Values across cultures

There appears to be a decline in business ethics. Recent corporate scandals involving accounting manipulation, cover-ups, and conflicts of interest certainly suggest such a decline. This is not a recent phenomenon.

Although the issue is debatable, a lot of people think ethical standards began to erode in the late 1970s. After all, managers consistently report that the action of their bosses is the most important factor influencing ethical and unethical behavior in their organizations. Given this fact, the values of those in middle and upper management should have a significant bearing on the entire ethical climate within an organization.

We described the new global village and said “managers have to become capable of working with people from different cultures.” Because values differ across cultures, an understanding of these differences should be helpful in explaining and predicting behavior of employees from countries.

One of the most widely referenced approaches for analyzing variations among cultures was done in the late-1970s by Geert Hofstede. He surveyed more than 116,000 IBM employees in 40 countries about their work-related values. He found that managers and employers vary on five value dimensions of national culture. They are listed and defined as follows:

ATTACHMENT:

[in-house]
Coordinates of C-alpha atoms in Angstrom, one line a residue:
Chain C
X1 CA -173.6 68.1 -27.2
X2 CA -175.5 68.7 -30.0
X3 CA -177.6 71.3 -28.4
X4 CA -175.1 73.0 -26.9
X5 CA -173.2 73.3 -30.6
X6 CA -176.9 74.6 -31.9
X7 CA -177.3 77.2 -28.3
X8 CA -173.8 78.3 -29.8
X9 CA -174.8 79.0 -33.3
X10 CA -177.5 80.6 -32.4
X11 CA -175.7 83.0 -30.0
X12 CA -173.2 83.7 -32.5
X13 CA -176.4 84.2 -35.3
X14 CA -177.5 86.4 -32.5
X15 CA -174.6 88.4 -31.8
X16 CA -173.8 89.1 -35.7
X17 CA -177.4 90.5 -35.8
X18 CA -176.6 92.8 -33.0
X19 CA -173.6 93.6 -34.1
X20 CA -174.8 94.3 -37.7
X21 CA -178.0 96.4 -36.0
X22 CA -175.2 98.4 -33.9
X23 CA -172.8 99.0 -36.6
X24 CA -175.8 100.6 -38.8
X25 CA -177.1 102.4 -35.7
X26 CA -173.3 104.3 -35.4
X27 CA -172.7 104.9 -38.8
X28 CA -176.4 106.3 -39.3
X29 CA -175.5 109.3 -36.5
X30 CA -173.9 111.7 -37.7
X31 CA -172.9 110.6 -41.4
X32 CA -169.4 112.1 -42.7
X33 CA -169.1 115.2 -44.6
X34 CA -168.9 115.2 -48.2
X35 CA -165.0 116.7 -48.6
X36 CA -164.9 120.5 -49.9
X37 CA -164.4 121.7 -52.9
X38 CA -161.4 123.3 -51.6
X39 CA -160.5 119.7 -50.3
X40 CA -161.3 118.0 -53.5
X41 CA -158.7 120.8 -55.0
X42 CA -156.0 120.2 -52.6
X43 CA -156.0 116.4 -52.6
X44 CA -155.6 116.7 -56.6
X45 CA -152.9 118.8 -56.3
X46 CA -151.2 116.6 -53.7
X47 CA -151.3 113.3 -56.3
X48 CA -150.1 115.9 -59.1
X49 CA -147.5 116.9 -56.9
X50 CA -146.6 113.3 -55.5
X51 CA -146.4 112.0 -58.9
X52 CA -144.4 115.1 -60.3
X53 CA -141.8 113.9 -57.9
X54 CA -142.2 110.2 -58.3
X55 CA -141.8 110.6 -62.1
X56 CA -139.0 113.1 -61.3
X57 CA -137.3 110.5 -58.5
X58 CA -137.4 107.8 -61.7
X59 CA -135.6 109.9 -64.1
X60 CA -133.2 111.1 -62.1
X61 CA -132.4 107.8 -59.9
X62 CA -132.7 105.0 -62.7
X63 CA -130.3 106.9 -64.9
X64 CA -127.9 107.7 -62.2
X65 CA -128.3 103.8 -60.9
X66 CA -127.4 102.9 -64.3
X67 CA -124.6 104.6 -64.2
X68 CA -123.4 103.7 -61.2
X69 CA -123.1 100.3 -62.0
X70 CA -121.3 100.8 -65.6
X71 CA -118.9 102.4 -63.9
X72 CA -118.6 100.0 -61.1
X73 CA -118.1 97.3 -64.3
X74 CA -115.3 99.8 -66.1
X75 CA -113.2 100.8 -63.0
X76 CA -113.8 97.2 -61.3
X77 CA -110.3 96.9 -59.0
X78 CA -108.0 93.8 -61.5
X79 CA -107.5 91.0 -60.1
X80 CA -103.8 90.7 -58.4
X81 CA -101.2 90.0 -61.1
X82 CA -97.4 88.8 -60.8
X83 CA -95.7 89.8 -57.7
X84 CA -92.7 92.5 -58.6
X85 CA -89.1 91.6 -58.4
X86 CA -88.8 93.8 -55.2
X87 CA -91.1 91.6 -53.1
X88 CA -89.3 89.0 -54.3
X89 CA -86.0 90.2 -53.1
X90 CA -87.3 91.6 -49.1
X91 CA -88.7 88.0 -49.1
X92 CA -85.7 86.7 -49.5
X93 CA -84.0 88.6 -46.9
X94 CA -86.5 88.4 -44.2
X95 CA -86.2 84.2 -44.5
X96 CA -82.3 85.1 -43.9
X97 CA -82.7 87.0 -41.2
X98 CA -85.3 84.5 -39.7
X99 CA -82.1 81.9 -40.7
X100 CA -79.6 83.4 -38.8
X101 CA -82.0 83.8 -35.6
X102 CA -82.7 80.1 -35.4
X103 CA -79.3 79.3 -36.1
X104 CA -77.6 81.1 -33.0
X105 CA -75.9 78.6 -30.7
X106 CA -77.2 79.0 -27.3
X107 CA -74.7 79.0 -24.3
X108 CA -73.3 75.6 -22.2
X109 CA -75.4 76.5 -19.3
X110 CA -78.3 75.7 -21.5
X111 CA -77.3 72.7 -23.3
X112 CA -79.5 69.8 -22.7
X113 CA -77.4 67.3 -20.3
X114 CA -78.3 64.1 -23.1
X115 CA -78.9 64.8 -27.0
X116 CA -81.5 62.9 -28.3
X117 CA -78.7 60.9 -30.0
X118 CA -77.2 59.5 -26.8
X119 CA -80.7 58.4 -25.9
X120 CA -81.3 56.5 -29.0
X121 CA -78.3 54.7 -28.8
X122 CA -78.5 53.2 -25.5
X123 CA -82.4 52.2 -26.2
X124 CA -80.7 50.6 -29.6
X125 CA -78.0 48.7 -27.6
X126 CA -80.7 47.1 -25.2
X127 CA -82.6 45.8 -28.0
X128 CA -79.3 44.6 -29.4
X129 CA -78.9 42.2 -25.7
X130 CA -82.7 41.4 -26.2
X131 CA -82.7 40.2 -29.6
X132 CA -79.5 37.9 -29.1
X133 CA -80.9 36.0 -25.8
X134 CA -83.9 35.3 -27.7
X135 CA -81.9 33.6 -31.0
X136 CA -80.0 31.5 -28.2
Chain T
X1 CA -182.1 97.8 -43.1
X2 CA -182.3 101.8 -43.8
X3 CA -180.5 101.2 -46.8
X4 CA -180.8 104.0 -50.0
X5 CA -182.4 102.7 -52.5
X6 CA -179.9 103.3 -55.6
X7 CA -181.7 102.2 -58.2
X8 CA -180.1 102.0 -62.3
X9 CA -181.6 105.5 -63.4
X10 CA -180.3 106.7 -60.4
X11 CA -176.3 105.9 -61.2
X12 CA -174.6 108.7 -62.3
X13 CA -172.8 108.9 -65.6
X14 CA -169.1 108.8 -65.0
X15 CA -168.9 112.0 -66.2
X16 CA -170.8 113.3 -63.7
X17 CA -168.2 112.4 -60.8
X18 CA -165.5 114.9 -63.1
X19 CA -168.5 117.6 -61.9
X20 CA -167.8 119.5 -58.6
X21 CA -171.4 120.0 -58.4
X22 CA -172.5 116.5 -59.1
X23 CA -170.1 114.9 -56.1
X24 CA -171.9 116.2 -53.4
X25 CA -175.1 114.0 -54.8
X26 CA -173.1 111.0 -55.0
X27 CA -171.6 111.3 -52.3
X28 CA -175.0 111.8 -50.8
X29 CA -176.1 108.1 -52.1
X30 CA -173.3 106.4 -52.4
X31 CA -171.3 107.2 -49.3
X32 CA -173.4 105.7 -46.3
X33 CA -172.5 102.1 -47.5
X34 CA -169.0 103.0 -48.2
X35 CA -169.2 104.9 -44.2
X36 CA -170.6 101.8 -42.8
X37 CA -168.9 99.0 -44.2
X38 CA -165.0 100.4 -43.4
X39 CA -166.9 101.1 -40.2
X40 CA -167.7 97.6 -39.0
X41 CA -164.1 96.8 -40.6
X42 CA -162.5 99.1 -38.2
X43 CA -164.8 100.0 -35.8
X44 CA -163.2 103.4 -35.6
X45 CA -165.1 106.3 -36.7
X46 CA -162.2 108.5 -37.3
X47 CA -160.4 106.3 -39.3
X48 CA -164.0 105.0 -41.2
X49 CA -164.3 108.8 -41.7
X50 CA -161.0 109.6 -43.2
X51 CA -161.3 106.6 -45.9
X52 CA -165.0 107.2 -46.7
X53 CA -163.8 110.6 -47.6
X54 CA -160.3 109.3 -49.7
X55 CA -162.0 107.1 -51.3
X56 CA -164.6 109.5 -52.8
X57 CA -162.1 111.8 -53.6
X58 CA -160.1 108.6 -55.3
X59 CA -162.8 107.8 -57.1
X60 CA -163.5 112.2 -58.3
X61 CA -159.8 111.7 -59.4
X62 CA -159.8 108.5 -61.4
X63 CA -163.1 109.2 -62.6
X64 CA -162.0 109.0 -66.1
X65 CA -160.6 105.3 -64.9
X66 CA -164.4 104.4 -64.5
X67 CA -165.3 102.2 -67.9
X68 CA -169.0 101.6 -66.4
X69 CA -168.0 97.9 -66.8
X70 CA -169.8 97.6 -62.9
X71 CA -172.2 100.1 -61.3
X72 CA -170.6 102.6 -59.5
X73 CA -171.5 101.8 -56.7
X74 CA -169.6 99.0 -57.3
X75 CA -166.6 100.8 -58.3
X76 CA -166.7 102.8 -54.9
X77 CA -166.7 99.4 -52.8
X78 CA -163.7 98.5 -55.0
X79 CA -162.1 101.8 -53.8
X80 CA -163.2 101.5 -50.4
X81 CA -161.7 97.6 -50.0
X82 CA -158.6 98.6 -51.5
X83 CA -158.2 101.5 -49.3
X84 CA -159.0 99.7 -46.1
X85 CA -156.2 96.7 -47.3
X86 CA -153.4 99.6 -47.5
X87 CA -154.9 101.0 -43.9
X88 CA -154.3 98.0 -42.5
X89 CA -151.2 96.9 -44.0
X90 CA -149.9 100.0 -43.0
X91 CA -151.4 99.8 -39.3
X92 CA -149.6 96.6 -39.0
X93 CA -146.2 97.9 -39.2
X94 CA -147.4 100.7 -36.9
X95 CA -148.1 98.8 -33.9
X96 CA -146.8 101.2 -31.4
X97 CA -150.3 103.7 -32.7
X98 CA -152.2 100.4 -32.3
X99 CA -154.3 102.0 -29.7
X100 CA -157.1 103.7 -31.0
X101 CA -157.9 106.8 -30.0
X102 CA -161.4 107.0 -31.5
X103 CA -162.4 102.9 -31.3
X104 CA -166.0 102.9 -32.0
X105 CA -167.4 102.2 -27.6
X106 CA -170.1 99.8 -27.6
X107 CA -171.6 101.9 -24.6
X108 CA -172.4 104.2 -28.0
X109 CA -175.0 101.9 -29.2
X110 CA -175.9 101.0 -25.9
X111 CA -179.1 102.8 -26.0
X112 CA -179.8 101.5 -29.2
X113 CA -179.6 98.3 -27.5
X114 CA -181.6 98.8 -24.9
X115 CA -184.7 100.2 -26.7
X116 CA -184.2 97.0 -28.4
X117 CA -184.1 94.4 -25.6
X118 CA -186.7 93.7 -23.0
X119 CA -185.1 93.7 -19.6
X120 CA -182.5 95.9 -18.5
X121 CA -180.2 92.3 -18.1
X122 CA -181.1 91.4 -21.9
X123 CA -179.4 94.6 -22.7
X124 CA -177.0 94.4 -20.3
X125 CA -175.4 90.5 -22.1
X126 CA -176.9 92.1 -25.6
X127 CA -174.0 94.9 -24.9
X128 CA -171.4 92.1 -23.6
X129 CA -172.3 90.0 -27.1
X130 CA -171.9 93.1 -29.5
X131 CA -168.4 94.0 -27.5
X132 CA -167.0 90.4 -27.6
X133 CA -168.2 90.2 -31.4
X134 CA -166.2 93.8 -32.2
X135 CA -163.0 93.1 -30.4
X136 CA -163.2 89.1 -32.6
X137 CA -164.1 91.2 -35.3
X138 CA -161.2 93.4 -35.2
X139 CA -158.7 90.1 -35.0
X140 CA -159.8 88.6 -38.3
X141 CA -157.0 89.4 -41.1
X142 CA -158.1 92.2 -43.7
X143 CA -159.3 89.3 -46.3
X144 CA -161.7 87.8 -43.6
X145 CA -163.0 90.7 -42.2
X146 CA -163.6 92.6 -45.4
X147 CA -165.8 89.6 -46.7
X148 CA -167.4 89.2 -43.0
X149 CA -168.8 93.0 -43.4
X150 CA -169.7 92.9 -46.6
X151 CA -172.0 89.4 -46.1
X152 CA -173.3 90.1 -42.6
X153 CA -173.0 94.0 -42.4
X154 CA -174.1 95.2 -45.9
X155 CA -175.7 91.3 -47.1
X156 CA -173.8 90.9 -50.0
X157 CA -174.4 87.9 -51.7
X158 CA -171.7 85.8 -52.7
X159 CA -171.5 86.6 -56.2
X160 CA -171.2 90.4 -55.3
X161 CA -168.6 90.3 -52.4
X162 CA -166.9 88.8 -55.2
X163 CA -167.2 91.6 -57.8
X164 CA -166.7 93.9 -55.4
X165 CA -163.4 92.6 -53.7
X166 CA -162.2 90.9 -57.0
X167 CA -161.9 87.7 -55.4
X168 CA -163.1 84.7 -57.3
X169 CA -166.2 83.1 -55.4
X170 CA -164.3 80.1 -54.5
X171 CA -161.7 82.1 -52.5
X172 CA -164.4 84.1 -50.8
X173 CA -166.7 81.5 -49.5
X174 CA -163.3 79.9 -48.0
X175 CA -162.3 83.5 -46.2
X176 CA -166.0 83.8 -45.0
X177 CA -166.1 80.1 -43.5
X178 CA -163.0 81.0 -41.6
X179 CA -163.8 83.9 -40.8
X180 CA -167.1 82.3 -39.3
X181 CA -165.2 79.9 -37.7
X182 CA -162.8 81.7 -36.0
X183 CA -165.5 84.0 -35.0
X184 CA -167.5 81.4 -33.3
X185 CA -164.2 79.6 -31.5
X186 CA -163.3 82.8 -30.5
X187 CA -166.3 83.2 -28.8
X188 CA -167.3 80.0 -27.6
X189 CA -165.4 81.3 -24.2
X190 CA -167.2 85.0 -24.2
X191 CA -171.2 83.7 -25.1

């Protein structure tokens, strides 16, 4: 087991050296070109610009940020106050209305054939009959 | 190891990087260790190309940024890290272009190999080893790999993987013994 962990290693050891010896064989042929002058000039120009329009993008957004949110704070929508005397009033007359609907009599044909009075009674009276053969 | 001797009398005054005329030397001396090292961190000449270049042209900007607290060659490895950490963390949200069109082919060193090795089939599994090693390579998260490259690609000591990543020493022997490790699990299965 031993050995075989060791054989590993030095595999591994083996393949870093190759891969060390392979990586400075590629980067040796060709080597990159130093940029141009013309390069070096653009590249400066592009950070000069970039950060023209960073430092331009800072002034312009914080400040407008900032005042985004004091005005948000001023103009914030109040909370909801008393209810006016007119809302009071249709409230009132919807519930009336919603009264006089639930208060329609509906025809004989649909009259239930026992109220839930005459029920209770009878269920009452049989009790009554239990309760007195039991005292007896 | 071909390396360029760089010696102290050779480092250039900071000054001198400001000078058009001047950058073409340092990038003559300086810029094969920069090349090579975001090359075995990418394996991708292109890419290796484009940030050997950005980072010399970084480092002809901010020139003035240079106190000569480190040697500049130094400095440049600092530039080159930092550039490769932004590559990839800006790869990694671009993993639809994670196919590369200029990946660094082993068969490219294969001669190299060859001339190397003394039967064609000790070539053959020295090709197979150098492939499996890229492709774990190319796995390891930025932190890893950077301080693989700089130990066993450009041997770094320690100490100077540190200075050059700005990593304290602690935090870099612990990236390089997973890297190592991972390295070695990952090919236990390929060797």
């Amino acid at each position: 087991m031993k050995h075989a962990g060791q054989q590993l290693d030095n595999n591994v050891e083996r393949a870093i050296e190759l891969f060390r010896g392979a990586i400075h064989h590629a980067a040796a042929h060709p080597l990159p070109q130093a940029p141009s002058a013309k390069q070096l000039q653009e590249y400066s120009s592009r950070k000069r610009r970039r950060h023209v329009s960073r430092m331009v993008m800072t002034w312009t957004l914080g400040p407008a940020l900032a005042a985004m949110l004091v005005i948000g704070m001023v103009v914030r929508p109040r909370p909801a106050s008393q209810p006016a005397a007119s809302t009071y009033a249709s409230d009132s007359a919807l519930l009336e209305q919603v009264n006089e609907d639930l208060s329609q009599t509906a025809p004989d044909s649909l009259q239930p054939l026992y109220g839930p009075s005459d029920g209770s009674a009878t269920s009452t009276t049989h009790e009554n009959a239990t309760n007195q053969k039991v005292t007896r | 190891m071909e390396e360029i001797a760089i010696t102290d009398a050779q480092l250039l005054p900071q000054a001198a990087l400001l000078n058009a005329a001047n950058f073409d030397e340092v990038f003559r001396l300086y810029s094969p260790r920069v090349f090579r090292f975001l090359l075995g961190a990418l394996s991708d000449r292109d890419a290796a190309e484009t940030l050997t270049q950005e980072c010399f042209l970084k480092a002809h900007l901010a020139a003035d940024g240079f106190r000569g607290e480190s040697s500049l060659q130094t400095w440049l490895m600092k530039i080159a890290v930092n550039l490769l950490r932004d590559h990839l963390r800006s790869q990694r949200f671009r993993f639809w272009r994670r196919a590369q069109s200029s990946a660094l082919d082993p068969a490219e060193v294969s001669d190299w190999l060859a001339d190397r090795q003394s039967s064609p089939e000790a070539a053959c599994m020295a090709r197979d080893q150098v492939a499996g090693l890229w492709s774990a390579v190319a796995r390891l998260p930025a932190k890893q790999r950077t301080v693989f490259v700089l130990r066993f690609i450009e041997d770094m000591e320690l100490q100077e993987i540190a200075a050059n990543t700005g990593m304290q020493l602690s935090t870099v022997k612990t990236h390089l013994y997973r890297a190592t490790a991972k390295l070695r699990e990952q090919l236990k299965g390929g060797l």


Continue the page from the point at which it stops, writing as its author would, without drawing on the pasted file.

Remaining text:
Power distance:

The degree to which people in a country accept that power in institutions and organizations is distributed unequally. This ranges from relatively equal (low power distance) to extremely unequal (high power distance).

Individualism versus collectivism:

Individualism is the degree to which people in a country prefer to act as individuals rather than as members of a group. Collectivism is the equivalent of low individualism

Achievement versus nurturing:

Achievement is the degree to which values such as assertiveness, the acquisition of money and material goods, and competition prevail. Nurturing is the degree to which people value relationships, and show sensitivity and concern for the welfare of others.

Uncertainty avoidance:

The degree to which people in a country prefer structured over unstructured situations. In countries that score high on uncertainty avoidance, people have an increased level of anxiety, which manifests itself in greater nervousness, stress, and aggressiveness.

Long-term versus short-term orientation:

People who are in cultures with long-term orientations look to the future and value thrift and persistence. A short-term orientation values the past and present and emphasizes respect for tradition and fulfilling social obligations.

A research study was done and here are a few highlights. China and West Africa scored high on power distance; the United States and the Netherlands scored low. Most Asian countries were more collectivist than individualistic; the United States ranked highest among all countries on individualism. Germany and Hong Kong rated high on achievement; Russia and the Netherlands rated low. On uncertainty avoidance, France and Russia were high; Hong Kong and the United States were low. And China and Hong Kong had a long-term orientation, whereas France and the United States had a short-term orientation.